In late January, President Donald Trump declared an emergency and implemented travel restrictions which were stonewalled against by leaders of the opposition and typical resistance, including Nancy Pelosi and Joe Biden.
Even as early as early as January 22, financial analysts at Yahoo and other media began writing about defensive stock moves to take if a pandemic occurs.
While opponents fought against Trump’s early protective actions, the virus was able to creep into the USA, and cause havoc. In the last 8 weeks, the US markets have lost $7 trillion in wealth. After weeks of resisting, House Democrats in March withdrew from the calendar a floor vote on a bill targeting Trump's early protection travel restrictions.
In the 2009 financial crisis, 5 million jobs were lost in one year. The banks and financial markets were crippled by lack of liquidity. It took several years for President Barack Obama to get those jobs back, even with free TARP money being lent to anyone too big to fail.
The U.S. bear market lasted from early October 2007 to March 9, 2009, when the Dow Jones industrial average hit a bottom. During the global financial crisis of 2007-2009, the S&P 500 lost about 50% of its value. Many of blue-chip stocks came back within 15 months due to extraordinary interventions by central banks and governments worldwide to salvage the stock market.
The DJIA hit a low on March 6, 2009 of 6,469.95. The value of all U.S. stocks had dropped from a peak of $22 trillion to $9 trillion, which was a staggering loss of wealth that hit the middle class hard. In 2009, the benchmark Standard & Poor’s 500 index rose 23.5 percent for the year, while the Dow climbed 18.8 percent and the Nasdaq jumped 43.9 percent from its close on December 31, 2008. It was a meteoric rebound of blue-chip stocks.
Also, because interest rates had gone to virtually zero, certificates of deposit (CDs) at banks were not able to provide income for retirees. Thus, hugely popular blue-chip dividend stock purchases began. Furthermore, the lower tax treatment of dividends for most investors made the whole sector very useful for those who wanted income and potential growth.
BLUE CHIP DIVIDEND STOCKS ARE BEST: WHY NOW?
As the wealth management professor for a top ranked U.S. law school graduate LLM program, I stress suitable, timely and prudent investments. Even if you look at the Dow 30, you will see that many of these positions are down 30-40% or more from their highs as of March 23.
Keep in mind, we have had two ”black swan” events this year: The COVID-19 China coronavirus outbreak and the Russian-Saudi oil wars, which pushed prices down to jaw-dropping lows.
With all of this in mind, it may be the best time in a generation (since either 2002 or March 2009) to buy into great dividend stocks. As a note, with fiduciary duties and a litigious society, it is typically hard to complain about an adviser who has put a client’s money into prudent blue-chip investments that are suitable for the customer because they are relatively safe.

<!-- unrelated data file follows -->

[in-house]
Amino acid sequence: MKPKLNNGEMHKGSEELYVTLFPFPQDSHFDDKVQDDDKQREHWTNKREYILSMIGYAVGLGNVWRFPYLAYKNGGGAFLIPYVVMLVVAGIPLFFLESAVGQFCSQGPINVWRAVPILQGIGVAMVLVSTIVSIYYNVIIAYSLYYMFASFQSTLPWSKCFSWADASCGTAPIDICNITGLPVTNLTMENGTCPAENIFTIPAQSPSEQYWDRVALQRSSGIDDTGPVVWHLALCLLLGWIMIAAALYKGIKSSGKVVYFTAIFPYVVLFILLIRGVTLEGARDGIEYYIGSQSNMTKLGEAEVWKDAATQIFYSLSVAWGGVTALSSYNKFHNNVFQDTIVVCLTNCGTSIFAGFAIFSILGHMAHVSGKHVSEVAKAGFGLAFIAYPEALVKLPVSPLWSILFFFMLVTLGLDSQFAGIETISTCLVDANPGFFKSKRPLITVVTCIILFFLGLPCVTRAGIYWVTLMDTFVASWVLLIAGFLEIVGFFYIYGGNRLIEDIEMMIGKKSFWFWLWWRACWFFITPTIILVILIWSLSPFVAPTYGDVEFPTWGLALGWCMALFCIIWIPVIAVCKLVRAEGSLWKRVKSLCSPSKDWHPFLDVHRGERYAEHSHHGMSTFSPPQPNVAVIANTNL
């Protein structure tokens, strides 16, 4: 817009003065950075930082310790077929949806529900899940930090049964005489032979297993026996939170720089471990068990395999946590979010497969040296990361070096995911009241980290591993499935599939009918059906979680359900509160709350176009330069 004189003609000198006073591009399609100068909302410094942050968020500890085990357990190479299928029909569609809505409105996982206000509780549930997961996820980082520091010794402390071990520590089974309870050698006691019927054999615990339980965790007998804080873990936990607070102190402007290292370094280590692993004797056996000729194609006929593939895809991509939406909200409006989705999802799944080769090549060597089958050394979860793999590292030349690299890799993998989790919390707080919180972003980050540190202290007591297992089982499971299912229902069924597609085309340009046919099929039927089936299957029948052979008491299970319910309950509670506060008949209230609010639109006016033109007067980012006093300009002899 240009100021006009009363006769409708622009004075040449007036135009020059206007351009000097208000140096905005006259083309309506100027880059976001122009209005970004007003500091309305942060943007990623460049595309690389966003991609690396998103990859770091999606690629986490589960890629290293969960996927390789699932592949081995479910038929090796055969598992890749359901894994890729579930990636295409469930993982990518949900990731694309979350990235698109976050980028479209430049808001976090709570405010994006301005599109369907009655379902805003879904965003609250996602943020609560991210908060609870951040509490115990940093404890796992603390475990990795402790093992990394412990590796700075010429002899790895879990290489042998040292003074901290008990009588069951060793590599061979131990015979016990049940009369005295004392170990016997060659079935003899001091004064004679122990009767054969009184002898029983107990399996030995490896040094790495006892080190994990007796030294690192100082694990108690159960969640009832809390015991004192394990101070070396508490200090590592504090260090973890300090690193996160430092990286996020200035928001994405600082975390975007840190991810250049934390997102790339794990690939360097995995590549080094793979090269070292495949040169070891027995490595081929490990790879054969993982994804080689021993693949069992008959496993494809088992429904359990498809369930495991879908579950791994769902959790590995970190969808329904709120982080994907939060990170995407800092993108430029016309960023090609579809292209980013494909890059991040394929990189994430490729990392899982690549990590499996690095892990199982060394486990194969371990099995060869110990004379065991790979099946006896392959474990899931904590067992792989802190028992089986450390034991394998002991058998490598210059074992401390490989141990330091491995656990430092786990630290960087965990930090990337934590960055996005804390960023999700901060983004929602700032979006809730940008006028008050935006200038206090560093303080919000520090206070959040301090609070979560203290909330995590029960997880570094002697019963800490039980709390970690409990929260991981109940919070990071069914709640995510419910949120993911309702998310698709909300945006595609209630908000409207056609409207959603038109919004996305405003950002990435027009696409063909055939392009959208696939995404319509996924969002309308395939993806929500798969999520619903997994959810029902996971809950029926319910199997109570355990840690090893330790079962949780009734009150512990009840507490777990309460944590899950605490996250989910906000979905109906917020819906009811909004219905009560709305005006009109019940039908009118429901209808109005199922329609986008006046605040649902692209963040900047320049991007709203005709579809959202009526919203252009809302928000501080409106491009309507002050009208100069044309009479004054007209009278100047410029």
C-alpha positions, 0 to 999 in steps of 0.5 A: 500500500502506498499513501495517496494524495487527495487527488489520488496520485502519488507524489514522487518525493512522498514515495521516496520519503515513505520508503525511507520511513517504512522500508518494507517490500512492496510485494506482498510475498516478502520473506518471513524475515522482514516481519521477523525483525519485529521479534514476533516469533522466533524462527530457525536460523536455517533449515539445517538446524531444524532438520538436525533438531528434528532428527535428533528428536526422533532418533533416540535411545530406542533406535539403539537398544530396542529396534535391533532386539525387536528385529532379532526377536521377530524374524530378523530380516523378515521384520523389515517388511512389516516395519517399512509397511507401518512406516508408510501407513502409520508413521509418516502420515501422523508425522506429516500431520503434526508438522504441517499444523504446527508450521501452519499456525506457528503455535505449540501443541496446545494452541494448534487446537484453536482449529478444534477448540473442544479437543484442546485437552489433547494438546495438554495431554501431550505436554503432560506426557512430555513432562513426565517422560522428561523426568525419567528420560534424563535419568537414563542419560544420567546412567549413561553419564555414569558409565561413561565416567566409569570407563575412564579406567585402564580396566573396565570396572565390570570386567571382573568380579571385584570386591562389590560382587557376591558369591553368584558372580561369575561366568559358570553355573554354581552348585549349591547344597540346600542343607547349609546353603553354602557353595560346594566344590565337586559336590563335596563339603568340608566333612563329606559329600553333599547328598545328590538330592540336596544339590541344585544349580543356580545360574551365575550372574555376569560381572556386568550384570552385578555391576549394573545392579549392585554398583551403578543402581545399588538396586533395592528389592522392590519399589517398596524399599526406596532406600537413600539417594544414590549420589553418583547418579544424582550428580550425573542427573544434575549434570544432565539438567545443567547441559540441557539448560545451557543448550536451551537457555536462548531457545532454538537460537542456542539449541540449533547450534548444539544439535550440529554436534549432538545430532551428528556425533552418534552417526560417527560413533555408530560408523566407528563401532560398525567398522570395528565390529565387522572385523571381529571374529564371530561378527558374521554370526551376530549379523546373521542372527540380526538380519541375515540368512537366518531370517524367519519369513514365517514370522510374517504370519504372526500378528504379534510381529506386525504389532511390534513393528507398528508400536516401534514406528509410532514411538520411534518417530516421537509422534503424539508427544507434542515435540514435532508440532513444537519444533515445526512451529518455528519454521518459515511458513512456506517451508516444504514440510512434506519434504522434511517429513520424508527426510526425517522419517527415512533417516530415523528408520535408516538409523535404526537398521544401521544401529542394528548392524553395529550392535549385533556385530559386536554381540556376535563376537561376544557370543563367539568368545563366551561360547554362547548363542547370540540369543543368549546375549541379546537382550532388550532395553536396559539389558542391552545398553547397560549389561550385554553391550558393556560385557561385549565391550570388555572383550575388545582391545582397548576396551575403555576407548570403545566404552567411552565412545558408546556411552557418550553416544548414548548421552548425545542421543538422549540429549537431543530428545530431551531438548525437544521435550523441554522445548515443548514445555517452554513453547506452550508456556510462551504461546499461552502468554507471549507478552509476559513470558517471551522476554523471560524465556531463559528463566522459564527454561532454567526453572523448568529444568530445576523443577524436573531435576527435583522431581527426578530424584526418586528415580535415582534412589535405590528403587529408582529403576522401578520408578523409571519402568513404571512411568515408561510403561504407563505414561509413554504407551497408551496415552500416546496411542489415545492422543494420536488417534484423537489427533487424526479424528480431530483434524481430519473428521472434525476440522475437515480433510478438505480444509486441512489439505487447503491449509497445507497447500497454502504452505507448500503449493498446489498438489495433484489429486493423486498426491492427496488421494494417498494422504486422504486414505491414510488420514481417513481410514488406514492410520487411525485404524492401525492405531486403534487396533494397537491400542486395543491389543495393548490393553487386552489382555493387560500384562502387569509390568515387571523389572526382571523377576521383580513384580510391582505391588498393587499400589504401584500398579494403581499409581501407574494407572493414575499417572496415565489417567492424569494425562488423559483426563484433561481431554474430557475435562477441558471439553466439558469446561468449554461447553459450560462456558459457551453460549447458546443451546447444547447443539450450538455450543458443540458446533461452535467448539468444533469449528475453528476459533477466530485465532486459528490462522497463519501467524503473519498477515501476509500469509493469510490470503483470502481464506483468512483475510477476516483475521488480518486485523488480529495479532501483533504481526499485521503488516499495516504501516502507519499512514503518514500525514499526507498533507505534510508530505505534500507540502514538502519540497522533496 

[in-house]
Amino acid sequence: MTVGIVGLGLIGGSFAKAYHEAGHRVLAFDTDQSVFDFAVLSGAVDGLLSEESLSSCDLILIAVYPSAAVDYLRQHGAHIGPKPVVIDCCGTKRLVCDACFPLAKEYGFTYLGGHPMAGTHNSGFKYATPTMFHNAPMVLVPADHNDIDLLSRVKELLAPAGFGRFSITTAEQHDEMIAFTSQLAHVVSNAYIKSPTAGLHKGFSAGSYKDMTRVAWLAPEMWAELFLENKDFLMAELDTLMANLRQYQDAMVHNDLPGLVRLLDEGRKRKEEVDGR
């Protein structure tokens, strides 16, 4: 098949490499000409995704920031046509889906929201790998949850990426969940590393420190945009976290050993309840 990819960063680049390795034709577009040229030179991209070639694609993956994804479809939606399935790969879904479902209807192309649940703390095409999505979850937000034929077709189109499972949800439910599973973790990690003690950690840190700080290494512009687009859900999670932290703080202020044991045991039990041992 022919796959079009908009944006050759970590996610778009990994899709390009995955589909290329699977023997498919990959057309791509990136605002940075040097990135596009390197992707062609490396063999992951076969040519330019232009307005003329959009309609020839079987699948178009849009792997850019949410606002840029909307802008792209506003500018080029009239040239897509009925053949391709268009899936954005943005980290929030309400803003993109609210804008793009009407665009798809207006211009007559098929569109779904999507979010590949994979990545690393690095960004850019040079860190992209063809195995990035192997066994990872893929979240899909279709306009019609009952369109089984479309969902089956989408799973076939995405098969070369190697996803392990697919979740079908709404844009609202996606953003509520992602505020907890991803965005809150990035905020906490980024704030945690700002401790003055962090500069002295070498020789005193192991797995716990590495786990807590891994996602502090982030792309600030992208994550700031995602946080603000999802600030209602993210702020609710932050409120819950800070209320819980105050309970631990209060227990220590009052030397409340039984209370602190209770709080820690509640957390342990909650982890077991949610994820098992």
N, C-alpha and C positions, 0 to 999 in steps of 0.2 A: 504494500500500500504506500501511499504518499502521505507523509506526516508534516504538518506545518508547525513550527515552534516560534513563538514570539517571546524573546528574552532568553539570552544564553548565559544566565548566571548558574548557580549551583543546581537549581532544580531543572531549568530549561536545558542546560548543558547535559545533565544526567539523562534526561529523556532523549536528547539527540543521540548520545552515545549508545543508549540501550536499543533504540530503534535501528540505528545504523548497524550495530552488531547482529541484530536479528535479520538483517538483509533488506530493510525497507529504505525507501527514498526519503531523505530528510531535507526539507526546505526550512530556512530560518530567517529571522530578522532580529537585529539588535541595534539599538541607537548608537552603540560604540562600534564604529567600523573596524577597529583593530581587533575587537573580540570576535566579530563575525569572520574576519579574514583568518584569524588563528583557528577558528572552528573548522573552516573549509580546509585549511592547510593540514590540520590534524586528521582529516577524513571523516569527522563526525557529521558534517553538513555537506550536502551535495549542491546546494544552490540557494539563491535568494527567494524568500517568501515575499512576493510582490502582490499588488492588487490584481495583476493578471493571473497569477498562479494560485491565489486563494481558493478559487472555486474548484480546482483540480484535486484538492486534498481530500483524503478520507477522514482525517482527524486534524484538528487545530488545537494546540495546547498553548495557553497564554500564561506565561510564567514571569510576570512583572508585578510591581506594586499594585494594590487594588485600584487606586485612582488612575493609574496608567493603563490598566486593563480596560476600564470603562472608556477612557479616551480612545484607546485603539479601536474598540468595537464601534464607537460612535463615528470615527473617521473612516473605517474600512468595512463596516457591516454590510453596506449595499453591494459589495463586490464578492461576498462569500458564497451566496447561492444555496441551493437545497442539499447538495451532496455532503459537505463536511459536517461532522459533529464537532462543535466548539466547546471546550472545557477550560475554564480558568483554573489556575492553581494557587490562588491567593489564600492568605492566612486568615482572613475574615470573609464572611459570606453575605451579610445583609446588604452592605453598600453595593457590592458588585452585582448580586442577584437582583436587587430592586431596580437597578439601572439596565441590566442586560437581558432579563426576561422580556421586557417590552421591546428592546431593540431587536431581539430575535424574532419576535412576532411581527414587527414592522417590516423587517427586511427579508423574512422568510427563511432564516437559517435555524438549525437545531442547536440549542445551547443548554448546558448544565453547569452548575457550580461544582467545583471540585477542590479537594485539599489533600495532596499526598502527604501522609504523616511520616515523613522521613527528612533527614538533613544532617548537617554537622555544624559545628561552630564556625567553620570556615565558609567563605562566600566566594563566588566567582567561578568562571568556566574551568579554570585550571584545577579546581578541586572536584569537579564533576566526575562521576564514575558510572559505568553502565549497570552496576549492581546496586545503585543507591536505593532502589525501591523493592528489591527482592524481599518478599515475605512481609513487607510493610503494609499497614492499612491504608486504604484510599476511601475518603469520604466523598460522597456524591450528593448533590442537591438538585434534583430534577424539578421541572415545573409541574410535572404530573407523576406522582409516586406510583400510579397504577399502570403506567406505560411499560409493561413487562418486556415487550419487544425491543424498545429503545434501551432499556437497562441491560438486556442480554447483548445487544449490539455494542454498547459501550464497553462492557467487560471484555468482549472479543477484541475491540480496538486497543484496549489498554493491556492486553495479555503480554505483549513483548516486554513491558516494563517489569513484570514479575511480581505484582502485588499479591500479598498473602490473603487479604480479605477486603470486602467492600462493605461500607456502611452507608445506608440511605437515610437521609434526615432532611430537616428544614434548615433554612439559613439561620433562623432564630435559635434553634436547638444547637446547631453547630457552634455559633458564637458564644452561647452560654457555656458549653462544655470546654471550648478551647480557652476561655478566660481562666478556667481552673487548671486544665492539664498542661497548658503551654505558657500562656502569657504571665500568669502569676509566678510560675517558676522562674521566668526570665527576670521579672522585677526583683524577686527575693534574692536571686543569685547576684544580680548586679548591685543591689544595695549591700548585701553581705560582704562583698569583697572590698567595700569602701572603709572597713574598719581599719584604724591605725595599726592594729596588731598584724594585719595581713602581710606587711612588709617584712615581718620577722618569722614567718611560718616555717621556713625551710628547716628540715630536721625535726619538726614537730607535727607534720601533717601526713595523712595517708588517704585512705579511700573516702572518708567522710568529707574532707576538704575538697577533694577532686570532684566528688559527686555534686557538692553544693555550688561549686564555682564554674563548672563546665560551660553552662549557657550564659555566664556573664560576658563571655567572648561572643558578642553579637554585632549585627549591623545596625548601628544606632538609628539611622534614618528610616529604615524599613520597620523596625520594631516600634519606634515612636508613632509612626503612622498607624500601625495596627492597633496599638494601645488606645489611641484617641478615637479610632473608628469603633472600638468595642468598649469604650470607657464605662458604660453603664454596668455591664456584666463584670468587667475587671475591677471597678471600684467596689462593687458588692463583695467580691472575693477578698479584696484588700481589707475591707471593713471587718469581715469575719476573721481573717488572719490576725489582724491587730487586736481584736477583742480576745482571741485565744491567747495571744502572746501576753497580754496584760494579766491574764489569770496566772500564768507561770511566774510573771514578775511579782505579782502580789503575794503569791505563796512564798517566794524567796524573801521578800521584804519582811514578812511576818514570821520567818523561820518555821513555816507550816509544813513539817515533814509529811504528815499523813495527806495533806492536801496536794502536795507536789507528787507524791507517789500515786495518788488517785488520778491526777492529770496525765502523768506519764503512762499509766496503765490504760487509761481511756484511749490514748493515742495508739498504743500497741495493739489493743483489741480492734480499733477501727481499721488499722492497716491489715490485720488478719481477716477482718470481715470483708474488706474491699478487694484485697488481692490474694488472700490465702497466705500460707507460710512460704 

With all of this being said, what are some deals?
Here is my short list of "income ideas" for the rest of 2020:
- Any of the “Dow 30” stocks that have lost more than 25% of their value that provide a dividend of 3% or more.
- Funds or ETFs that have low fees, good dividends and diversification in blue-chip holdings. There are great funds and ETFs holding S&P stocks and offer great dividends.
- Take a look at Dividend Aristocrats as individual stocks or Aristocrat ETFs or funds.
- Any quality ETF with a track record of dividends and potential growth. Read their list of holdings or investment criteria to make sure they are focused on blue-chip related equities. It is also smart to look at a 3-10 year graph to see how long they have been active and performing.
- There are some great discounts on some dividend yielding ETFs related to banks, financials, energy, utilities and properties such as REITS. These sectors have been beaten up with the coronavirus and the Russian-Saudi oil battles.
- For more aggressive income investors, you may want to try an MLP or BDC. However, these types of investments would generally have different tax treatment and consequences.
Remember, this is one of the best times in 20 years to find superb value. It may be smart to screen for funds or ETFs that are not overconcentrated in one sector.
At this time, we have an energy sector, financial sector/banks, and travel related sectors which have been hit hard.
There are some great values everywhere but extreme discounts can be found with airlines, hotels, REITs, cruise lines, oil and gas companies, banks, and more. Even the S&P 500 high-dividend Index may have been down more than 50% from its highs earlier this month.
If you have money to invest, you can buy quality blue-chip stocks that are 30%-40% and even 50% off their highs while they are paying up to 5% or more in dividends or an even higher rate.
If you are lucky, you can pick some winners, get the dividends and possibly capture a great capital gains in a year or two. While some companies may need to cut dividends, most companies want to keep their dividends as it generally creates loyalty and liquidity.
Let the buying begin!
Disclaimer: Consult a licensed professional before making any important investments, tax, financial or legal decision.
George Mentz JD MBA CWM Chartered Wealth Manager ® is a licensed attorney and CEO of GAFM ® global education, which is an ISO 29990 Certified professional development company operating in over 50 nations. Mentz is an award-winning author and advisory board member to several companies around the world in education, charities, and crypto currency.
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